“I (am) very scared, maybe they can arrest me,” said Supun Kellapatha, a Sri Lankan asylum seeker who gave up his family’s bed for Snowden. “I don’t have (a) normal life now.”
For weeks in 2013, the families took turns hiding Snowden in their cramped Hong Kong apartments, when he was trying to evade the authorities after carrying out one of the biggest intelligence thefts in US history. They kept their story secret until going public last year.
Edward Snowden’s Hong Kong lawyer, Robert Tibbo, who also represents the asylum seekers, told a news conference on Thursday that he has received information from “multiple sources” that members of the Sri Lankan Criminal Investigation Department (CID) were in Hong Kong on at least two occasions, in November and December.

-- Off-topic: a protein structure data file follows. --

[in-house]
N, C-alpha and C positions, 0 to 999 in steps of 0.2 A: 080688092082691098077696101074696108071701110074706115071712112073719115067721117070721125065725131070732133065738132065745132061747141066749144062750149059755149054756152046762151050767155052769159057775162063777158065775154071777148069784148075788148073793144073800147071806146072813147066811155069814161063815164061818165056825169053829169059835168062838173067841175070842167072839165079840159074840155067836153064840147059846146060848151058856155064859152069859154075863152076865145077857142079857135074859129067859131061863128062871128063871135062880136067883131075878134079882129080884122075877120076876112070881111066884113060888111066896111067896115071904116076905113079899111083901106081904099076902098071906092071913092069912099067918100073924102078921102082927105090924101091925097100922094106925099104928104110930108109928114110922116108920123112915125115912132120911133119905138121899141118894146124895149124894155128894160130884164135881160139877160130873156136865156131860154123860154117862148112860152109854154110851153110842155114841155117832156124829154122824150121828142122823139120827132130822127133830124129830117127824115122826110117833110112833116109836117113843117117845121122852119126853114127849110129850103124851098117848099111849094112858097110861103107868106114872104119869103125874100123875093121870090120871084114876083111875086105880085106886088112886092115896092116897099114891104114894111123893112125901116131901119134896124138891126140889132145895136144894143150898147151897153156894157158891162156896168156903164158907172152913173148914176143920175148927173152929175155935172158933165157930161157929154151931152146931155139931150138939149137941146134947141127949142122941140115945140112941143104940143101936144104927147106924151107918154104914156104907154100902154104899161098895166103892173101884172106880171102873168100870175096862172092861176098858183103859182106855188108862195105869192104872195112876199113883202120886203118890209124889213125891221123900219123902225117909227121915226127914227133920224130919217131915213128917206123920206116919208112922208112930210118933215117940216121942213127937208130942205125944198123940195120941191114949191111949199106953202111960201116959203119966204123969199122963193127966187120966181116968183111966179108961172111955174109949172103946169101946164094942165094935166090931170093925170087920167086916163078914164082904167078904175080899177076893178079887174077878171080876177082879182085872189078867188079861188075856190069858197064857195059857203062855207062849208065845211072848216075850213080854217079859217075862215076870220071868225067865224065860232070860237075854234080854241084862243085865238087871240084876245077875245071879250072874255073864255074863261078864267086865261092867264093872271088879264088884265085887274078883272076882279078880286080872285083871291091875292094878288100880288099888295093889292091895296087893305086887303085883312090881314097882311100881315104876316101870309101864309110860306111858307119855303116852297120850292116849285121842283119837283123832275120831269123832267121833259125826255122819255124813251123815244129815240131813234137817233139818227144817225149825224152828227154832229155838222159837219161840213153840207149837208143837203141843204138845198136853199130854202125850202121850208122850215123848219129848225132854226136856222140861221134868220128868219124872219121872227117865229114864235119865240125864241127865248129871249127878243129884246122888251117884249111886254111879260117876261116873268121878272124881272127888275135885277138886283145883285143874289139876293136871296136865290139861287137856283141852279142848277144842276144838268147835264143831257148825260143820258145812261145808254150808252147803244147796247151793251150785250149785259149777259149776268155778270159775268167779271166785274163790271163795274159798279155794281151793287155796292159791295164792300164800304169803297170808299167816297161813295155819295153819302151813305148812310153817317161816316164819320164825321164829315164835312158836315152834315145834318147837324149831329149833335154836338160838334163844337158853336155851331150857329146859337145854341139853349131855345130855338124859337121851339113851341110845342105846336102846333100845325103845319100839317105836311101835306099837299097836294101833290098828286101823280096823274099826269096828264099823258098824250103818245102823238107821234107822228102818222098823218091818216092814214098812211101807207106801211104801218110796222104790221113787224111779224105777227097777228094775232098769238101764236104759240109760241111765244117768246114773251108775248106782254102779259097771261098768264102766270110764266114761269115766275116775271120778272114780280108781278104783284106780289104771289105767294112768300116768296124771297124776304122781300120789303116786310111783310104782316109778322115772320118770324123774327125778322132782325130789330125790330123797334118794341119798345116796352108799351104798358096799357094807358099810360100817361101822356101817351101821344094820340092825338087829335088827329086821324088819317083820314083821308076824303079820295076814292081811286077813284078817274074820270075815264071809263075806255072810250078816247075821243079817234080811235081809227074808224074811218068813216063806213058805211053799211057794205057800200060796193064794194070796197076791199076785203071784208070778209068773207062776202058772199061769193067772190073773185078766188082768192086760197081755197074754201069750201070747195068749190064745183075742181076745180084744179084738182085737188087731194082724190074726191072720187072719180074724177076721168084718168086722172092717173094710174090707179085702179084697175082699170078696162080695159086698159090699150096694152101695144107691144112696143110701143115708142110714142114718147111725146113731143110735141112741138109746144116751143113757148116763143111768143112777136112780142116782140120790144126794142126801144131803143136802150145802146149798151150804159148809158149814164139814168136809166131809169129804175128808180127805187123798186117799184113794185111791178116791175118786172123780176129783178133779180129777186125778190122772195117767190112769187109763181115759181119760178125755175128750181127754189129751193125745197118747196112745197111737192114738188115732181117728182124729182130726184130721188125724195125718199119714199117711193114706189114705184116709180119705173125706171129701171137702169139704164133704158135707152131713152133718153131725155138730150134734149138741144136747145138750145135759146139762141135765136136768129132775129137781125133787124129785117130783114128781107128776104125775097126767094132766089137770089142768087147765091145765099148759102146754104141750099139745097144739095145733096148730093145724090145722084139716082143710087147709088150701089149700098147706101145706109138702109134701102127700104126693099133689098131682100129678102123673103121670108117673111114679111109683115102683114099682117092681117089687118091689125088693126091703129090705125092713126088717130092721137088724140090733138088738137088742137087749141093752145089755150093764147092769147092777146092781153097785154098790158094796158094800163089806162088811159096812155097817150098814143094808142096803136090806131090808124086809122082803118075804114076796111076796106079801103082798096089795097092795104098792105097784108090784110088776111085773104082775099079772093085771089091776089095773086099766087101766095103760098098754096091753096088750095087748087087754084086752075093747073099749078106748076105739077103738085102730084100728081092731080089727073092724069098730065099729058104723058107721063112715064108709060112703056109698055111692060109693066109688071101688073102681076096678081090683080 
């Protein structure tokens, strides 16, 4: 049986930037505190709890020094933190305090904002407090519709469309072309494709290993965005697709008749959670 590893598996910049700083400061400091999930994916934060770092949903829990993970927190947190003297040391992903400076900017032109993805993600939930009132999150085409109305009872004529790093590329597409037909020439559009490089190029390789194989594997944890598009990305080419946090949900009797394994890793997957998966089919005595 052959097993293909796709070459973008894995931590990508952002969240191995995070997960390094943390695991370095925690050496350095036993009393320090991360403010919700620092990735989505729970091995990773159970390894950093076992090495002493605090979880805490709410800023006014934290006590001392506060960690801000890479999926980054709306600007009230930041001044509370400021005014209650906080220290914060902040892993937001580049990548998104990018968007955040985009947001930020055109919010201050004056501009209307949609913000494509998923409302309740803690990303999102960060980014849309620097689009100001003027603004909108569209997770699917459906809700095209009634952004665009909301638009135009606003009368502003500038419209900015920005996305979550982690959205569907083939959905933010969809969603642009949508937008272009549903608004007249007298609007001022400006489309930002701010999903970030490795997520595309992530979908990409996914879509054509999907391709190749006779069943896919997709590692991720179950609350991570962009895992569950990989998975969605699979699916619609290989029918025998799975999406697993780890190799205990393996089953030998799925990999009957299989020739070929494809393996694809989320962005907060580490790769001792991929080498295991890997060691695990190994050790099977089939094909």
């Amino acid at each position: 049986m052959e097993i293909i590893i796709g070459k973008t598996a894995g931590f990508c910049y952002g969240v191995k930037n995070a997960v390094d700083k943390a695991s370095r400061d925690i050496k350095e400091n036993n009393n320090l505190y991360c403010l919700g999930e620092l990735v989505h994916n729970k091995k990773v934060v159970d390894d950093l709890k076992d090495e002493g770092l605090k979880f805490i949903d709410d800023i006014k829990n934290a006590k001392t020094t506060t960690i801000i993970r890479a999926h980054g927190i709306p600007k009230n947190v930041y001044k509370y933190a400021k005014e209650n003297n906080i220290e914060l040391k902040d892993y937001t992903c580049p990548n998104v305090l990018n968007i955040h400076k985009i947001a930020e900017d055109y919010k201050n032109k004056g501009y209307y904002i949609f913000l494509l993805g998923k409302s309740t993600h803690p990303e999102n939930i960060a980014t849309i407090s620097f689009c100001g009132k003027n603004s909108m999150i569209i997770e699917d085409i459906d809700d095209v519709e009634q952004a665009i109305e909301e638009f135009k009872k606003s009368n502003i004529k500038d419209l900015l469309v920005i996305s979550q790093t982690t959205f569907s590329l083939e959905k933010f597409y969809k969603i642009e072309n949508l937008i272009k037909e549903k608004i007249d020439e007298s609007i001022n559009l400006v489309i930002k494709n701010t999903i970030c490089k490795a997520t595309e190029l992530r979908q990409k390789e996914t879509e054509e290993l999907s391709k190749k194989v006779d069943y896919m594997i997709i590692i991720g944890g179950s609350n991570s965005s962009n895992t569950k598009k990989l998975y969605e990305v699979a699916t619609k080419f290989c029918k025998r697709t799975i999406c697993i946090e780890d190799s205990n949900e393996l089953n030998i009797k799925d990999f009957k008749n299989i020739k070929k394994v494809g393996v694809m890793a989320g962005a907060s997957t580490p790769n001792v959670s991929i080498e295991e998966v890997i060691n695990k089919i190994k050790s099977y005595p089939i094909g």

On the second visit, Tibbo said at least two suspected Sri Lankan CID members took “active steps” to find the families, who don’t want to return home because they fear being persecuted.
He says this included approaching another member of the Sri Lankan community on the streets of Hong Kong, where they asked for some of the families by name, and carried “photographs and files” about them.
Forced to move
Supun Kellapatha said that after hearing the reports, he felt he wasn’t safe to walk in the streets.
Ajith Puspakumara, another Sri Lankan asylum seeker who helped Snowden, said he is also “very scared,” adding that “this situation is not safe for me here.”
Tibbo says that when he learned about the situation in late December, he immediately moved the families to “safe locations.”
Relatives in Sri Lanka of one of the families had been “questioned, harassed and threatened” by Sri Lankan officials, Tibbo said.
Tibbo called on Hong Kong authorities to protect the families, because he thinks they’re at risk of being “unlawfully renditioned” out of Hong Kong.
“We do not believe that the Hong Kong government has provided the protection that our clients are entitled to receive as asylum seekers in Hong Kong,” Tibbo says.